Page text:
The decision of Burundi’s President Pierre Nkurunziza to remain as President for a third term and to leave the ICC exposes his will to have a free hand to keep committing crimes against humanity, and possibly Genocide, with the goal of staying in power. The President of the Burundian Senate has been proposing to “pulverize and exterminate” rebels and to spray “cockroaches” —the very same word used to dehumanize the Tutsi during the 1994 Rwanda genocide.
Yahya Jammeh has been Gambia’s President since 1994 enforcing a zero tolerance policy toward dissent. He decided to be reelected again, and there are very serious allegations against him of grave human rights violations that need to be assessed to determine whether they fall within the jurisdiction of the Court.
Secondly, without the ICC, who will protect the African victims when African governments attack them? The situation in Burundi is showing how difficult it is for international organizations to stop the crimes.
The African Union’s Constitutive Act adopted in July 2000 established the connections between such atrocities and the economic prospects of people in Africa. It stated that: “the scourge of conflicts in Africa constitutes a major impediment to the socio-economic development of the continent and of the need to promote peace, security and stability as a prerequisite for the implementation of our development and integration agenda.”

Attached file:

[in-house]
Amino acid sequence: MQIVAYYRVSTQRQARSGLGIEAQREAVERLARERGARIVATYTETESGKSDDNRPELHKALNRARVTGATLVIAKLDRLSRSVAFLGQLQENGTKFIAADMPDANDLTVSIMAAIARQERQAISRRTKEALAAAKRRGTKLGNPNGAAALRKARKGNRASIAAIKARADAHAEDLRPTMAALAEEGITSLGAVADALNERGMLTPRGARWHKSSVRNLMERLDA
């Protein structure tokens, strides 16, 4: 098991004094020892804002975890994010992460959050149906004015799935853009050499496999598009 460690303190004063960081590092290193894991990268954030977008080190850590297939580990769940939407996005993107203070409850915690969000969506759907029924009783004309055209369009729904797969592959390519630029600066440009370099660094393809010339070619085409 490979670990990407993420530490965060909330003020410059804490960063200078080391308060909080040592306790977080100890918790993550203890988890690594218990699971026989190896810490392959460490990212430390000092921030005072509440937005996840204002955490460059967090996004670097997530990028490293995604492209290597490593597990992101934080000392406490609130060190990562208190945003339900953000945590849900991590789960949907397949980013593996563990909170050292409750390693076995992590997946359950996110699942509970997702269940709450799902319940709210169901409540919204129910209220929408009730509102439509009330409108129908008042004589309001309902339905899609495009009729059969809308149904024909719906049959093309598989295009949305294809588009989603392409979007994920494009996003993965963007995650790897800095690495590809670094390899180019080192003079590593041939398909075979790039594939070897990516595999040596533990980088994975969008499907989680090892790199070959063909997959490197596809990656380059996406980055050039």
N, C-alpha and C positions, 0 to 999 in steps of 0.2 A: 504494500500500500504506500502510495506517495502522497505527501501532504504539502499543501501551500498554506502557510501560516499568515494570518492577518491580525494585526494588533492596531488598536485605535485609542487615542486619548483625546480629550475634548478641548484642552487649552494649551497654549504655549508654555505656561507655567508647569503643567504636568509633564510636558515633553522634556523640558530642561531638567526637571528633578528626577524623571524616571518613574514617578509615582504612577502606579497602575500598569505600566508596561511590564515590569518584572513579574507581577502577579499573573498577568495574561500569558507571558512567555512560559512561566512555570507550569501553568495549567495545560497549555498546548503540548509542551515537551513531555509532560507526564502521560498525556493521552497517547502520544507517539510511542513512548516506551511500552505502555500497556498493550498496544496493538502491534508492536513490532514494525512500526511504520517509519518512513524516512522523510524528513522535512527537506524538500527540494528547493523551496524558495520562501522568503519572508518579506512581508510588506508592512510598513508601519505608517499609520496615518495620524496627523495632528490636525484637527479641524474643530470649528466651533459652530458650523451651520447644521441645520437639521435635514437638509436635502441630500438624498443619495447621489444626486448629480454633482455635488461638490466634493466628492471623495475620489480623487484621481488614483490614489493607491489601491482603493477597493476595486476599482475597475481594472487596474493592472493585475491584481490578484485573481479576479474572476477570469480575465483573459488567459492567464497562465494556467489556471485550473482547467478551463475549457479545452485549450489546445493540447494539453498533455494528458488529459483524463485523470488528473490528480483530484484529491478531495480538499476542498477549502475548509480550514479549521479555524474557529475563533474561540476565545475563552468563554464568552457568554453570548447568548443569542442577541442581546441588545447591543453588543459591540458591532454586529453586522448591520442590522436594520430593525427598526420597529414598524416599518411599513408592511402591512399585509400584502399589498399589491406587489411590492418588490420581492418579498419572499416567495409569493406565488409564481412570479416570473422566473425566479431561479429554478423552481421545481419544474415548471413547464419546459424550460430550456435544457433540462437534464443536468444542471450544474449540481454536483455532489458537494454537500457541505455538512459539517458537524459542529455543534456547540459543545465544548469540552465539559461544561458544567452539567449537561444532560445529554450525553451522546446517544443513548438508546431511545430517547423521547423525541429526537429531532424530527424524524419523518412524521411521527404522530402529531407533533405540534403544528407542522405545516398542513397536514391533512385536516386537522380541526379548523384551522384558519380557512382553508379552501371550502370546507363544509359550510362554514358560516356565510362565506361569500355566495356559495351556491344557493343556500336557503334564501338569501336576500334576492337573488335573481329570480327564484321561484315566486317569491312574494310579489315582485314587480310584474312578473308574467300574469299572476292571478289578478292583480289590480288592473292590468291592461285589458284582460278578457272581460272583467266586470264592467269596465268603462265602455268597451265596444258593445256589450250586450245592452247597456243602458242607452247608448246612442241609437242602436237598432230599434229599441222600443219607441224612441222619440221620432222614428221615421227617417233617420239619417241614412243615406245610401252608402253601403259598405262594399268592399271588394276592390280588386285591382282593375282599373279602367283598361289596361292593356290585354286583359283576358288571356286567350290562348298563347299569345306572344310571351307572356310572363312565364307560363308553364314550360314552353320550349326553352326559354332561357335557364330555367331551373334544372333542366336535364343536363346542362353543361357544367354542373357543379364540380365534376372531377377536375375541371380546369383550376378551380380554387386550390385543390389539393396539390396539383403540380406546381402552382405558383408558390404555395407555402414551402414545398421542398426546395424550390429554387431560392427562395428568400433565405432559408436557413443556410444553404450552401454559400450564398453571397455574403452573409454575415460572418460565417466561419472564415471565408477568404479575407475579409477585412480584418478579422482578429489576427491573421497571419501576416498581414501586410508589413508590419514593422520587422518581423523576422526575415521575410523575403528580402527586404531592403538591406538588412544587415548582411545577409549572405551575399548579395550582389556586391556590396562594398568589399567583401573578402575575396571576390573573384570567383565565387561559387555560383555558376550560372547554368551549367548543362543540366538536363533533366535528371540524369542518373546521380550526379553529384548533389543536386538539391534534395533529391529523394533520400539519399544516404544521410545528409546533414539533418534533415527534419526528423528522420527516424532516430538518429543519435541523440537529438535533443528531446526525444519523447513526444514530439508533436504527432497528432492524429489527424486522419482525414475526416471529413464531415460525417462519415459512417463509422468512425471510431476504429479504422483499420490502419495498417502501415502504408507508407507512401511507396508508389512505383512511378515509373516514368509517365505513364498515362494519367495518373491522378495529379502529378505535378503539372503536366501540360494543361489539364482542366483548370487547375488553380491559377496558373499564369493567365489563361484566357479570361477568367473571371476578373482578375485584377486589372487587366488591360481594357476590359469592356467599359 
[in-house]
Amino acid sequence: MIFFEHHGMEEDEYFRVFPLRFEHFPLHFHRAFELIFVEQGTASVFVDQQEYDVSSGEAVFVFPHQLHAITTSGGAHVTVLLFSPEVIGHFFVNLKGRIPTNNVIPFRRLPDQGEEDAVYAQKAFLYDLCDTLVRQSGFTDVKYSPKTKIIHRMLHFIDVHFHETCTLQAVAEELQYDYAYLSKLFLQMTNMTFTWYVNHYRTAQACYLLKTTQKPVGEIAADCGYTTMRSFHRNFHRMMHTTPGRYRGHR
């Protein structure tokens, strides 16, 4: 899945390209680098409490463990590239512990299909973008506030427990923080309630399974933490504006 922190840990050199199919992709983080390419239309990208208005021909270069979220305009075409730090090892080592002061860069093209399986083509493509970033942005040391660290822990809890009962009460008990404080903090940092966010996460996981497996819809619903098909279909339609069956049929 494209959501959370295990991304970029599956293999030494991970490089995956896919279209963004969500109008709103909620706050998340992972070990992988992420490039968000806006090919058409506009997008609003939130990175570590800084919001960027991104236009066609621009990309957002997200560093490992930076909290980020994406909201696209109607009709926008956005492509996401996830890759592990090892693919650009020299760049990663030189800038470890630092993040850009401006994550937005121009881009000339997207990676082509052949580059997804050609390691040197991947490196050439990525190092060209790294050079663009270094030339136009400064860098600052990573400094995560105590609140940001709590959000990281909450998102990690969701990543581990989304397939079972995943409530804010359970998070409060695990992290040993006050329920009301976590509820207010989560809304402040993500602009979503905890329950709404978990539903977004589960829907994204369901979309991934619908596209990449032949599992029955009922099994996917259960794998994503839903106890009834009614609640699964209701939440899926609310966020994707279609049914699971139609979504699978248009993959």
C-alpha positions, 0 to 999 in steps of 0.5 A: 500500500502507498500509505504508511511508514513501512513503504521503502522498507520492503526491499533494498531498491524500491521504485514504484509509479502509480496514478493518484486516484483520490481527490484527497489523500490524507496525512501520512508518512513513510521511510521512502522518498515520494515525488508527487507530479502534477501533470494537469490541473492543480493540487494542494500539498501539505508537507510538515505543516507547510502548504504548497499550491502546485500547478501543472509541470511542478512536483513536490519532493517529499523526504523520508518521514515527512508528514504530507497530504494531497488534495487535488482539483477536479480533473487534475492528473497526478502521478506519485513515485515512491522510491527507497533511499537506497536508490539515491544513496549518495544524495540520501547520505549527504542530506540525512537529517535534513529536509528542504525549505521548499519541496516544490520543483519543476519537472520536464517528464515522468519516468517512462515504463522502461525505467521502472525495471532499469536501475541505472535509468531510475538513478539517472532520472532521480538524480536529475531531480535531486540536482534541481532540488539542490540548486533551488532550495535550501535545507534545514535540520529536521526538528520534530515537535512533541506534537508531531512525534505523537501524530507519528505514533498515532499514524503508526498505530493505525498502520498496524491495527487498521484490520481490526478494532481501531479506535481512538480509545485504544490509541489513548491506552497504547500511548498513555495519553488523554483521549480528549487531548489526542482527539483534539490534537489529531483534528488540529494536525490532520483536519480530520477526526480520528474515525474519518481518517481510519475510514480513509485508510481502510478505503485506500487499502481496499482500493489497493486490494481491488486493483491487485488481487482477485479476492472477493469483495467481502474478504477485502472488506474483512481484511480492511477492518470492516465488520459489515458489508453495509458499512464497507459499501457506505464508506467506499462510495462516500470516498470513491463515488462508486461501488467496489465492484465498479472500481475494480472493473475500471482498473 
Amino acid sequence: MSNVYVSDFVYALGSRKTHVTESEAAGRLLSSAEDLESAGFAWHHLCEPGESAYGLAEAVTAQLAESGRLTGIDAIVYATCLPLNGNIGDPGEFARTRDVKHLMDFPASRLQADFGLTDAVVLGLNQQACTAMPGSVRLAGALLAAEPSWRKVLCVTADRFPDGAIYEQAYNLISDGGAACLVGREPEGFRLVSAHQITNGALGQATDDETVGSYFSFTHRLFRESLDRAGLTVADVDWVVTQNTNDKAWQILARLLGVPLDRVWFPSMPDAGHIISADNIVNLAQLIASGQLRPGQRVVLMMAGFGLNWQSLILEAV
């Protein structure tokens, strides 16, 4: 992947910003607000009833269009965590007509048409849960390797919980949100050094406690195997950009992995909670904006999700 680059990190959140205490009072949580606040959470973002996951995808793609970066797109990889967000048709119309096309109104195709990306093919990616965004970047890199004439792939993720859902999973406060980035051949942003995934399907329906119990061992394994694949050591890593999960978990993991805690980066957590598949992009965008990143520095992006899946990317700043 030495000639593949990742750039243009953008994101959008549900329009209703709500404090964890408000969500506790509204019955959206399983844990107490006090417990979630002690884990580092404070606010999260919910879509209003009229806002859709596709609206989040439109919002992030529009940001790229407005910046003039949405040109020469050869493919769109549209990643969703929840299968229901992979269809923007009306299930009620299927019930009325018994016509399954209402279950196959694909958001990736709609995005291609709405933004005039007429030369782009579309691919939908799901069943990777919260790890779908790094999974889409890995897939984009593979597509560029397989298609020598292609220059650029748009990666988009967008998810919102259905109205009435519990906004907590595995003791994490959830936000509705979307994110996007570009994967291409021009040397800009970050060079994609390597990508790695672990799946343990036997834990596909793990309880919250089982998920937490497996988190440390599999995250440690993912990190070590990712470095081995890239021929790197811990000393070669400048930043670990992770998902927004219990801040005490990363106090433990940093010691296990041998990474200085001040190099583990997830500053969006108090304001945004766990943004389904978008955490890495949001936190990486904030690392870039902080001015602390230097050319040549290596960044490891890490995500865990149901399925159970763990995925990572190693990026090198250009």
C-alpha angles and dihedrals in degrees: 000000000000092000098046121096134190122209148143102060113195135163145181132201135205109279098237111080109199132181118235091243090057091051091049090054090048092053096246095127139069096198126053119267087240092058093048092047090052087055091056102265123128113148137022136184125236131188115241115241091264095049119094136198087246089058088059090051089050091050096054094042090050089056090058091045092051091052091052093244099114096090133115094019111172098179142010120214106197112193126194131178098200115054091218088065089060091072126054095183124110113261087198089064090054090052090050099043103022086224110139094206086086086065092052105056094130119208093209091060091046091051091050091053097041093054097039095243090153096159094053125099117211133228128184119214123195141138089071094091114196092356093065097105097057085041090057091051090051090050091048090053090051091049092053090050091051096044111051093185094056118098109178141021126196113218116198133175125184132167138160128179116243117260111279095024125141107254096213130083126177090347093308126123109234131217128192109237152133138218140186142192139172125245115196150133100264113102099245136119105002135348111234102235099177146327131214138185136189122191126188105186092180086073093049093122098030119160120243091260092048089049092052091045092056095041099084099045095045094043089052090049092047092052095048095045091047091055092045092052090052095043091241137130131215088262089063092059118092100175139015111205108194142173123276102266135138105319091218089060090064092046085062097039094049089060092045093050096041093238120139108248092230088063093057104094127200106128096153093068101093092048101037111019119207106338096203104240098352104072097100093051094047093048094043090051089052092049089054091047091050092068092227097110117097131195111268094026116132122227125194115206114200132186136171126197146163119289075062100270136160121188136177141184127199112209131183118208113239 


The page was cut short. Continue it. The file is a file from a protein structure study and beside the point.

And last December, the African Union (AU) tried to implement Article 4 (h) of the Constitutive Act in Burundi: “the right of the Union to intervene in a Member State pursuant to a decision of the Assembly in respect of grave circumstances, namely: war crimes, genocide and crimes against humanity.” The AU gave President Nkurunziza 96 hours to accept an AU force, but the Burundian Government simply rejected the ultimatum. Challenged by Burundi, the AU leaders reversed the decision and canceled the request. Instead of protecting the victims, the AU decided to protect the perpetrators. The AU’s mediation effort led by President Museveni, Uganda’s President since 1986, was also dismissed.
African leaders have learned that not only the AU but also the UN Security Council cannot be relied on to act forcefully. A year ago, the British Ambassador, as the President of the UN Security Council, warned of a “possible genocide” in Burundi as the international body agreed on a resolution paving the way for a peacekeeping deployment. But, in January 2016, the Head of the UN Peacekeepers declared that the UN is ill-prepared to control atrocities in the country.
Since April 2016, 210,000 new refugees have escaped from Burundi into neighboring countries, and the world looked away as blood flowed. But in the same month, the ICC Prosecutor Fatou Bensouda opened a preliminary examination into the crimes committed there. As national leaders there and elsewhere have learned, the ICC is the only institution with a mandate—and a will—to prevent and punish these terrible crimes. That is why Burundi is now leaving the ICC to have free hands to annihilate the “cockroaches.”
Who will defend the Tutsi victims in Burundi if the government continues attacking them? Make no mistake—the alternative to legal protection in this context is war.
The Burundian Government is now accusing Rwanda of using proxy forces to protect the Tutsi population, and if the crimes continue the conflict could escalate as has happened before. The previous Rwandan intervention to protect Tutsis in the Democratic Republic of Congo at the end of the 20th Century triggered two wars on the continent, drew in dozens of African countries, and resulted in the death of millions of people.